Former Star publisher Arthur Brisbane, now the public editor for The New York Times, spilled some serious milk a few weeks ago when he wondered whether reporters should work harder to separate facts from falsehoods in regular news stories, and if so, how to convey that information to readers.
Brisbane’s column provoked outrage from the left, right and center. Ofcourse reporters should hold public officials to a truth standard, bloggers said. That’s what journalism is for
The commentariat may want to think a bit harder before handing reporters all the keys to the Kingdom of True. It could turn out badly. In my case, for example, I should probably focus first on spelling names correctly.
But more importantly, deciding what is and isn’t true in a political context can be a very slippery endeavor.
Here’s an example. Which of these statements is true?
Gasoline prices have gone up 80 percent since President Barack Obama took office.
• Gasoline is cheaper now than when George W. Bush was president.
• Gasoline costs about what it did 30 years ago.
It’s a trick question, as you might have guessed. All three statements are true — the price of a gallon of gas has risen dramatically since January 2009, but largely because prices dropped from their peak in July 2008. Adjusted for inflation, gas costs today about what it did in 1981.
So, is it “true” that gasoline prices have skyrocketed under Obama? The only correct answer: It depends.
As it turns out, that answer applies to more complicated issues, too. Did Mitt Romney’s firm, Bain Capital, mishandle management of a Kansas City steel plant? Are there too many firefighters in Kansas City? Are local taxes too high?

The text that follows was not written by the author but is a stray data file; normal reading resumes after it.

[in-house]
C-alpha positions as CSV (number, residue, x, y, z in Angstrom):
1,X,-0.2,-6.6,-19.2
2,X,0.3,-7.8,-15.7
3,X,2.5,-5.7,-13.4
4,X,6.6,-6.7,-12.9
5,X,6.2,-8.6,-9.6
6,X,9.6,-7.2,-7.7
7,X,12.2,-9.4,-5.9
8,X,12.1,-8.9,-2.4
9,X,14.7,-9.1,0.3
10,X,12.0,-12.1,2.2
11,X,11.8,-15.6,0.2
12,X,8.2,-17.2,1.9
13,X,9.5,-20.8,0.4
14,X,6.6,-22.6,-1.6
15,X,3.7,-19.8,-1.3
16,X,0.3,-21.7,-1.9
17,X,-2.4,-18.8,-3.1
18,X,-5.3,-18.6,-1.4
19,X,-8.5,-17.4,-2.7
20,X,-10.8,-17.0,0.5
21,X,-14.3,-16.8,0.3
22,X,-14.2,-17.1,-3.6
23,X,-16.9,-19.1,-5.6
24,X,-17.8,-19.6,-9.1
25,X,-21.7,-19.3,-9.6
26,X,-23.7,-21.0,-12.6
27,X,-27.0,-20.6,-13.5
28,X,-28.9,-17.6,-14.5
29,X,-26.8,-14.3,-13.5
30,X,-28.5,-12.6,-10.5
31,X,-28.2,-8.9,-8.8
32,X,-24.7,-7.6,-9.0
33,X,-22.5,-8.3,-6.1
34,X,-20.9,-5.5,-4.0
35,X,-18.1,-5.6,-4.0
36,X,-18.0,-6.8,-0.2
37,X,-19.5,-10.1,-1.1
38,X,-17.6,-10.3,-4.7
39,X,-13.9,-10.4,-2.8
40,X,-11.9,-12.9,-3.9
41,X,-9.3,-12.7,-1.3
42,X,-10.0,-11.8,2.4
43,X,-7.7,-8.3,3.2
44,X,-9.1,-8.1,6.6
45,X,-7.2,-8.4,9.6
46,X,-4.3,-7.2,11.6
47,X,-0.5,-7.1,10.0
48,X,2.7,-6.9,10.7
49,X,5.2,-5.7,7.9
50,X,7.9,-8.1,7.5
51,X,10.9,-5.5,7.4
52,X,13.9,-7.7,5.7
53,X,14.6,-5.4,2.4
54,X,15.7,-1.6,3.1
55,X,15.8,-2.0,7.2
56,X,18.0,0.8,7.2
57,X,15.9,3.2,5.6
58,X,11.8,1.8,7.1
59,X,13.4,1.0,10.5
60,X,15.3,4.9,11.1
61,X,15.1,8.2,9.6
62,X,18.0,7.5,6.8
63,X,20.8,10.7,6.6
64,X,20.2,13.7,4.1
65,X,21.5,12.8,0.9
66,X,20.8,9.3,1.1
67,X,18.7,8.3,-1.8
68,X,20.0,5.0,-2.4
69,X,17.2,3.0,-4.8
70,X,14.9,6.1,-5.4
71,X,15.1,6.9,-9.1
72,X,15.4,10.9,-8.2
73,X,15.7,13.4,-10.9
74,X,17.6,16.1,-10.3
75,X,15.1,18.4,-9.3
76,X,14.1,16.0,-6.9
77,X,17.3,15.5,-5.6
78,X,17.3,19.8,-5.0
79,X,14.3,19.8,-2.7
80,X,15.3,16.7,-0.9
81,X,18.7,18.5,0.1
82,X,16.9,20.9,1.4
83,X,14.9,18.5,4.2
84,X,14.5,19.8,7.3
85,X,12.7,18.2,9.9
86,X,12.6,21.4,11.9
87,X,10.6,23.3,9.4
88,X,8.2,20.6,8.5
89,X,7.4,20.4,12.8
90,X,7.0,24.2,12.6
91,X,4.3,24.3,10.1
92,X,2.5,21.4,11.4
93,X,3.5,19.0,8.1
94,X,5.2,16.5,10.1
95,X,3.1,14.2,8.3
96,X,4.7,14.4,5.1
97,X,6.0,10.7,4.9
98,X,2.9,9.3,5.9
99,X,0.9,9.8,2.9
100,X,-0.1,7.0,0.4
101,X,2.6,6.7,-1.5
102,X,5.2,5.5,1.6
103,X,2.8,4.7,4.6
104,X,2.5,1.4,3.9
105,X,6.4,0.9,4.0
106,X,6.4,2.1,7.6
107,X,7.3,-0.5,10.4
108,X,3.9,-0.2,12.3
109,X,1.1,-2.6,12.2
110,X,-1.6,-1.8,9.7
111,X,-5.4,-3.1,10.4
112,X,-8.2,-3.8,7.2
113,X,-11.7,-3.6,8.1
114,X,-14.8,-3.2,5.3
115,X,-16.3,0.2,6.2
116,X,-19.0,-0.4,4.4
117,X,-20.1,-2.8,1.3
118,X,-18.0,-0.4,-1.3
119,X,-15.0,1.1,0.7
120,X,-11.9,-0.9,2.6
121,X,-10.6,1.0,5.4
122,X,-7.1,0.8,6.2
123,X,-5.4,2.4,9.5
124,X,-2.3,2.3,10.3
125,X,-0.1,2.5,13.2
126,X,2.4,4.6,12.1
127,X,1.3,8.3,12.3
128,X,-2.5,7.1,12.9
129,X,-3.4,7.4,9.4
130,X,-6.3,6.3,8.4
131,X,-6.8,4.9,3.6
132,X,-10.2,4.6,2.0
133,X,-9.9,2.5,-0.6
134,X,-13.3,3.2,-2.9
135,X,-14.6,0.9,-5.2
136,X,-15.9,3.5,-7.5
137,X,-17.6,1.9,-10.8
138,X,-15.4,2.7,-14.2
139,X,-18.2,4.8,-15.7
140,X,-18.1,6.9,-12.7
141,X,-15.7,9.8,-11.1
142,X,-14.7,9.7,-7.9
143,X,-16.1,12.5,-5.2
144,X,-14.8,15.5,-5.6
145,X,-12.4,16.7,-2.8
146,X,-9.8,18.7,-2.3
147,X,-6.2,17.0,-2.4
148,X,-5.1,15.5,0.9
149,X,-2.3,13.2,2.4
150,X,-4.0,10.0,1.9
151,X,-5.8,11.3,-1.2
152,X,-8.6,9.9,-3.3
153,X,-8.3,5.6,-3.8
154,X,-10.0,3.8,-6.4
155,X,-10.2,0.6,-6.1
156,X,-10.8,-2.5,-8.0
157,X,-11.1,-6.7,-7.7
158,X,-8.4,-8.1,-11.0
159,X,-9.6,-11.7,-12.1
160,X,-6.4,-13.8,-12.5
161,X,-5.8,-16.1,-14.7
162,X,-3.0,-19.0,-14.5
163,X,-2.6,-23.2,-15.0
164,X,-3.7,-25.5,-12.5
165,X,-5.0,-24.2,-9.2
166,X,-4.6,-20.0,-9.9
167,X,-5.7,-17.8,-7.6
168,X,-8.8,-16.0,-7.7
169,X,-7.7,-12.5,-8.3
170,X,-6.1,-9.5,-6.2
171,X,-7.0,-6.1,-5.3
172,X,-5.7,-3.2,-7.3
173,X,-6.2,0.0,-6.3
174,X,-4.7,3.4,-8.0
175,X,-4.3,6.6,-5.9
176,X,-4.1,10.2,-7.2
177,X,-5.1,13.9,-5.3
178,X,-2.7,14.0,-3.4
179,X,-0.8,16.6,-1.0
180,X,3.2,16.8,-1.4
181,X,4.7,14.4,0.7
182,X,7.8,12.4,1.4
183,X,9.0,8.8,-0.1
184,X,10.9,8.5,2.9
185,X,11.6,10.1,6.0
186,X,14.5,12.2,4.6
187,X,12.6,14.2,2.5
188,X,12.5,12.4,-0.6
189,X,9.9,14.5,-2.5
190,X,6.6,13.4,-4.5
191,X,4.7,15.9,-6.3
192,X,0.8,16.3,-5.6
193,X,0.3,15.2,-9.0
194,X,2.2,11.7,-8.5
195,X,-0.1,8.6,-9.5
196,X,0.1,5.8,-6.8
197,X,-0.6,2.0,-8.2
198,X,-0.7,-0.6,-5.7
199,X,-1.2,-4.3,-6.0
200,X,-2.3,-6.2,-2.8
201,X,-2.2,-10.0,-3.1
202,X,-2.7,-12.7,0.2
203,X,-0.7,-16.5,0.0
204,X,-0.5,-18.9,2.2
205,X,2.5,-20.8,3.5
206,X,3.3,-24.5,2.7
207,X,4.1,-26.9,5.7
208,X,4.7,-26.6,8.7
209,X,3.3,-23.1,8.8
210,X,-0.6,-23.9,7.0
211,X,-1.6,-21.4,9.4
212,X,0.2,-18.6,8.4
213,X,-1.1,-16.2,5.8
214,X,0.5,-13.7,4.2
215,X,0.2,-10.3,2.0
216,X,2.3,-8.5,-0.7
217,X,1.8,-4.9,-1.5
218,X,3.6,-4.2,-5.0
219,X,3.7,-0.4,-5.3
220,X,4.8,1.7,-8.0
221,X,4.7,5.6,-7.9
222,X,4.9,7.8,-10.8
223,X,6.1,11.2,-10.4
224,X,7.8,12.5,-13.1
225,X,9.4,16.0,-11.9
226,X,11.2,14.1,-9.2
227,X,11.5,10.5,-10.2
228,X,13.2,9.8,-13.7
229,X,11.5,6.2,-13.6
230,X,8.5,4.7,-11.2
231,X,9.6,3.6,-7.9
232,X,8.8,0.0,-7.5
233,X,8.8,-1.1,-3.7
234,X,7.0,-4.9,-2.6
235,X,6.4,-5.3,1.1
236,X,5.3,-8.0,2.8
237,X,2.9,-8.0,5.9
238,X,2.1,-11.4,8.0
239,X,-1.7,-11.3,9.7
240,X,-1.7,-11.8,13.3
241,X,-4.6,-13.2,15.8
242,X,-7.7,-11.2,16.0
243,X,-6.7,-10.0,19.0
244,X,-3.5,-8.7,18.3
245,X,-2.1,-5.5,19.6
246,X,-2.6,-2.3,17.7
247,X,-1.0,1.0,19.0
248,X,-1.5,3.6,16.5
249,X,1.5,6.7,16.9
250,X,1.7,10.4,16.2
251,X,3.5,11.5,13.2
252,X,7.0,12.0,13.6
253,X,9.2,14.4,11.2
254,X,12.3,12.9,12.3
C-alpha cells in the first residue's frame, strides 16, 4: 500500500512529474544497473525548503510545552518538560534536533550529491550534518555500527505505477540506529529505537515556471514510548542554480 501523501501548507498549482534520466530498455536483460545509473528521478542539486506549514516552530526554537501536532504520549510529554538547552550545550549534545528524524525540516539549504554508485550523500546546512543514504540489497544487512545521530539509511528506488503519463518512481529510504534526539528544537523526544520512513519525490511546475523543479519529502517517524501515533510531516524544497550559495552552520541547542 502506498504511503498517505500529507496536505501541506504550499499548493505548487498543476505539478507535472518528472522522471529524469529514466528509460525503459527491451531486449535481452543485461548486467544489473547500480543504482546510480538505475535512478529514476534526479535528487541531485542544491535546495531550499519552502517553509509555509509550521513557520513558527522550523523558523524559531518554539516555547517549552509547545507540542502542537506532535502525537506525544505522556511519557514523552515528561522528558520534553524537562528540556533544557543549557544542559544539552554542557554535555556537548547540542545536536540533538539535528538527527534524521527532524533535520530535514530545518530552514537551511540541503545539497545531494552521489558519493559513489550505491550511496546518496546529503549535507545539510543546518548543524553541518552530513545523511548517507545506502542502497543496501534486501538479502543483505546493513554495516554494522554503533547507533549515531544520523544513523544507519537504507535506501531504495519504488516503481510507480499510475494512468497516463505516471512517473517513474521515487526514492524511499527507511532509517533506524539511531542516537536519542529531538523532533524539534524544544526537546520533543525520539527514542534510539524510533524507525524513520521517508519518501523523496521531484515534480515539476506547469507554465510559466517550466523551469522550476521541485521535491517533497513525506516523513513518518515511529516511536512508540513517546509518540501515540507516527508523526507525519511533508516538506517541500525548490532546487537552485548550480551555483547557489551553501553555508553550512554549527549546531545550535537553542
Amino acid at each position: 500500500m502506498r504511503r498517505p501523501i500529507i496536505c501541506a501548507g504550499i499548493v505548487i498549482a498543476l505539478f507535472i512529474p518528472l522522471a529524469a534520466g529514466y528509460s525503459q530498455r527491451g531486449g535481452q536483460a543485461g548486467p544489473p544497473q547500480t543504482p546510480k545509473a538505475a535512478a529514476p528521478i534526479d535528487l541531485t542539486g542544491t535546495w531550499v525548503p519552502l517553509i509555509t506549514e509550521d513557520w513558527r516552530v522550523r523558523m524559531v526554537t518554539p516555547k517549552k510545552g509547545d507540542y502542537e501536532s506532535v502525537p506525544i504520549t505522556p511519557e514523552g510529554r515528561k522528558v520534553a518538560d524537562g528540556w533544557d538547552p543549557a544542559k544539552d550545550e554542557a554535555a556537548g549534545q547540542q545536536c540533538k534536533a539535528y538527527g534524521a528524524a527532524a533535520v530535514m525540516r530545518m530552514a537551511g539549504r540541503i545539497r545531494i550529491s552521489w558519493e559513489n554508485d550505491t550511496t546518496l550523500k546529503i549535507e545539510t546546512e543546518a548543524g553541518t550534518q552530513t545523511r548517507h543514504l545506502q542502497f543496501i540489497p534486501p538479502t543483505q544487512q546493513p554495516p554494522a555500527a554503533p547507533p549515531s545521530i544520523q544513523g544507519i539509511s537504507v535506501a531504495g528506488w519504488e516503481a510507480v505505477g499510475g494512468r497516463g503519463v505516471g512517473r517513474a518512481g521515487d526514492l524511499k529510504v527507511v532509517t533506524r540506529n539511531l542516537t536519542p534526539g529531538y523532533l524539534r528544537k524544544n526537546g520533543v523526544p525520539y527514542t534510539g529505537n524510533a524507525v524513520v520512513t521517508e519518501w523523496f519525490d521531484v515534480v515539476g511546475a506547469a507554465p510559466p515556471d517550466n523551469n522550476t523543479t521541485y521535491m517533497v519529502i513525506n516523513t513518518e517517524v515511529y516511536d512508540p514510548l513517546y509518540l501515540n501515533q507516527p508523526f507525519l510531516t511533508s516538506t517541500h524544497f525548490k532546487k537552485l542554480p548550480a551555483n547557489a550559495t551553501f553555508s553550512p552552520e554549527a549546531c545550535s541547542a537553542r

It depends. Depends on what you’re comparing it to. Depends on who you’relistening
to. Depends on how you ask the question, and when.
That doesn’t mean reporters and voters should abandon the search for facts. We’ll never solve any problems if leaders think they can mislead the public without consequences. They should always know someone is watching.
But it’s important to look beyond the truth, as well as for it. The actual price of gasoline is significant, sure, but an ad on the issue should be a starting point for a larger discussion of energy policy, the environment and the economy. We should talk about who controls the school district, but about the price of a bad education, too. And while we’re arguing over the truth of claims about the new federal health insurance law, thecost
of health care is important as well.
And that’s where reporters can help. Not just in holding politicians to some standard of accuracy, but to examine as deeply as possible the broader implications of their decisions — with the truth folded in.
That’s what I hope this weekly column can be. Once I get that name-spelling thing squared away.